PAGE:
Thursday, September 11, 2008

The Introduction of Obama Youth- 9/11 Service Forum

On this day of remembrance the candidates took a a break from campaigning and pledged a "truce", then proceeded to participate in a "9/11 Service Forum" held at Columbia University and hosted by Judy Woodruff and Richard Stengle, the later being the editor for Time magazine while the former is a Sr. Correspondent for Newshour. I watched only for the anticipation of being able to comment on Sen Obama's answers for a blog I'd previously planned to right today,which will now get shelved until later this week that I will be dedicating to my liberal friends and associates. But after watching the entire exchange I've decided to shift my focus for this day to the Forum itself as it became clear to me throughout the evening that Liberals don't know what the word volunteer means.

First and foremost this "forum" was supposed to highlight the need for greater community service, not to be confused with community organization, which I'll get to in a moment. It was a forum so I imagined it would be similar to one held at Saddleback which I found to be honestly persuasive and a fair comparison of the two candidates, answer the same questions without knowing what the other candidate's response. I've blogged previously about my change in heart watching Saddleback, so I was encouraged.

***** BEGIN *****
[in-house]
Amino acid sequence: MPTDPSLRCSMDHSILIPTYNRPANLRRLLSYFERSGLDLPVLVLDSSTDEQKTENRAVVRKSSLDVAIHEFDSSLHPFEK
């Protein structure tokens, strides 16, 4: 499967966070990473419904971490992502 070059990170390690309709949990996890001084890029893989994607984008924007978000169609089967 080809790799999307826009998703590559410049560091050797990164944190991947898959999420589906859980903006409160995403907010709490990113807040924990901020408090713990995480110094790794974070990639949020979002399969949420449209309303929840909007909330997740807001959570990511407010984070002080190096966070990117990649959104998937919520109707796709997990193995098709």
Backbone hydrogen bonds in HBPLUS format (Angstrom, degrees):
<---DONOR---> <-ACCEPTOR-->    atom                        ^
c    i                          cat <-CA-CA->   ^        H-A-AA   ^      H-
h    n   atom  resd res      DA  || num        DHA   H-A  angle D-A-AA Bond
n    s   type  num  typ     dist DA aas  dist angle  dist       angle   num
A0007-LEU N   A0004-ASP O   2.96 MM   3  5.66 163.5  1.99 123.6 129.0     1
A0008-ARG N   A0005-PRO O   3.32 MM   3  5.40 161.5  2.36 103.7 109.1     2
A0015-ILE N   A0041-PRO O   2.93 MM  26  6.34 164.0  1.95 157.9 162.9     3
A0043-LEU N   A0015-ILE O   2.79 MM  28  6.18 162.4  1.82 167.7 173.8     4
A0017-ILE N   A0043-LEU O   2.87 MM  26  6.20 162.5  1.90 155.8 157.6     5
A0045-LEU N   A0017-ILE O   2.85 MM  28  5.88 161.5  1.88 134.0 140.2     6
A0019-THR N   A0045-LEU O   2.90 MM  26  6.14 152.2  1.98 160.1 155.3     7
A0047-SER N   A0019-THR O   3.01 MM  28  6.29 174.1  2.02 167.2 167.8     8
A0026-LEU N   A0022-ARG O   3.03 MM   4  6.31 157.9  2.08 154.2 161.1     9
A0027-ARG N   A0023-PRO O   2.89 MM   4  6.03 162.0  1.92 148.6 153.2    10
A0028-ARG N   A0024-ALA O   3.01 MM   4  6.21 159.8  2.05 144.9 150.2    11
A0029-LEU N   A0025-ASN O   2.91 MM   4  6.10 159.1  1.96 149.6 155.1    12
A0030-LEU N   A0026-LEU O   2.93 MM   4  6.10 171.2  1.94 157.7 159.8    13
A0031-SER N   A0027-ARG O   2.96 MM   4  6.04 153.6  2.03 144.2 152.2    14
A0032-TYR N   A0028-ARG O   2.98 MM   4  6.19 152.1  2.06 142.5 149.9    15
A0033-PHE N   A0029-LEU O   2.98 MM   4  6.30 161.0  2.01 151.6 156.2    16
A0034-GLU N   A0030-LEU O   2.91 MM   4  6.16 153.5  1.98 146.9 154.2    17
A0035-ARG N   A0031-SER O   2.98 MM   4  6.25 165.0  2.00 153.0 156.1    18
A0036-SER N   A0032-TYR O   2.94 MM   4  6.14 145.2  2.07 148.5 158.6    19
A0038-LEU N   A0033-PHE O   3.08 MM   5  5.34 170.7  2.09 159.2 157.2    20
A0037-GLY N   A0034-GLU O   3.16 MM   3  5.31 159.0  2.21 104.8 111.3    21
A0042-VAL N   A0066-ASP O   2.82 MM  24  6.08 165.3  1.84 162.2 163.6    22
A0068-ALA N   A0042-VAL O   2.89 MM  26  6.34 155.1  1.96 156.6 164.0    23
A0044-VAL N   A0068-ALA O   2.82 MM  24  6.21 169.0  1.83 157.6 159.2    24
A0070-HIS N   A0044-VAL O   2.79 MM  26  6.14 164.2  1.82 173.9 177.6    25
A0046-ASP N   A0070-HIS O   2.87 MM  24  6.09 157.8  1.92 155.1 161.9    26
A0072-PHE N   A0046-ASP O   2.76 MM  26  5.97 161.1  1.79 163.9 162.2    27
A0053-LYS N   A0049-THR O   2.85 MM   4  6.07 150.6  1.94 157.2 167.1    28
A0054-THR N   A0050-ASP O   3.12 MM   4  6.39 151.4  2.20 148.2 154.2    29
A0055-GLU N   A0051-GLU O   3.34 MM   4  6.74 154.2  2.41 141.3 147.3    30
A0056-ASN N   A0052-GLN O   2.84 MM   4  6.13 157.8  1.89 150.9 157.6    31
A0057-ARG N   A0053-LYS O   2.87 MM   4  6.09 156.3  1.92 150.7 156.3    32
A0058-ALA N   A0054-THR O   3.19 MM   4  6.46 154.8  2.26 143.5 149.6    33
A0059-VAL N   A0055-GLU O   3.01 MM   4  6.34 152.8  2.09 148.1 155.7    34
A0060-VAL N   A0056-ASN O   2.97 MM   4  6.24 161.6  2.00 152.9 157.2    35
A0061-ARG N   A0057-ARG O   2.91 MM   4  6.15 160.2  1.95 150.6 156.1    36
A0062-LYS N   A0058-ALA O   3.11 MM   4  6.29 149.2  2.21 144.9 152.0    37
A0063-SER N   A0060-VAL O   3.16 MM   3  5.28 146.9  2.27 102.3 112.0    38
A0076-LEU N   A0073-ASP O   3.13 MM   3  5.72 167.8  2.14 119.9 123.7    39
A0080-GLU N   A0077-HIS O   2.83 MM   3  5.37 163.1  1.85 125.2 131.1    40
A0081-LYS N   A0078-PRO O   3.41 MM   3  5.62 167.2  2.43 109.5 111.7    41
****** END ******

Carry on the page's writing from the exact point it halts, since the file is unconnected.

As John McCain began answering questions it didn't take long to figure out that the hosts were playing for the other team. Each question revolved around why McCain would not support Government funding programs, while he defended the strength of the American people and that increasing government control was not the answer to every social issue. He spoke of a government that encouraged volunteerism but would not force it on a free nation. He spoke of the strength of grass roots organizations and faith based groups and their success in the aftermath of every major tragedy around the world.

McCain's trust and understanding of the American people was only highlighted by his response to one of the many leading questions asked by Judy Woodruff. When she asserted that most volunteers and members of service organizations were wealthy thus making it easier to volunteer their time, then posed what would McCain do to make it possible for others to participate? McCain rejected the premise of her question and clearly stated that he believed that most of the volunteers and service members were not wealthy but just average citizens who cared enough to step up and help out. I am telling you this was a foreign concept to the "hosts". For what seemed like days they kept coming back to government funded programs specifically those that would pay citizens to well be better citizens.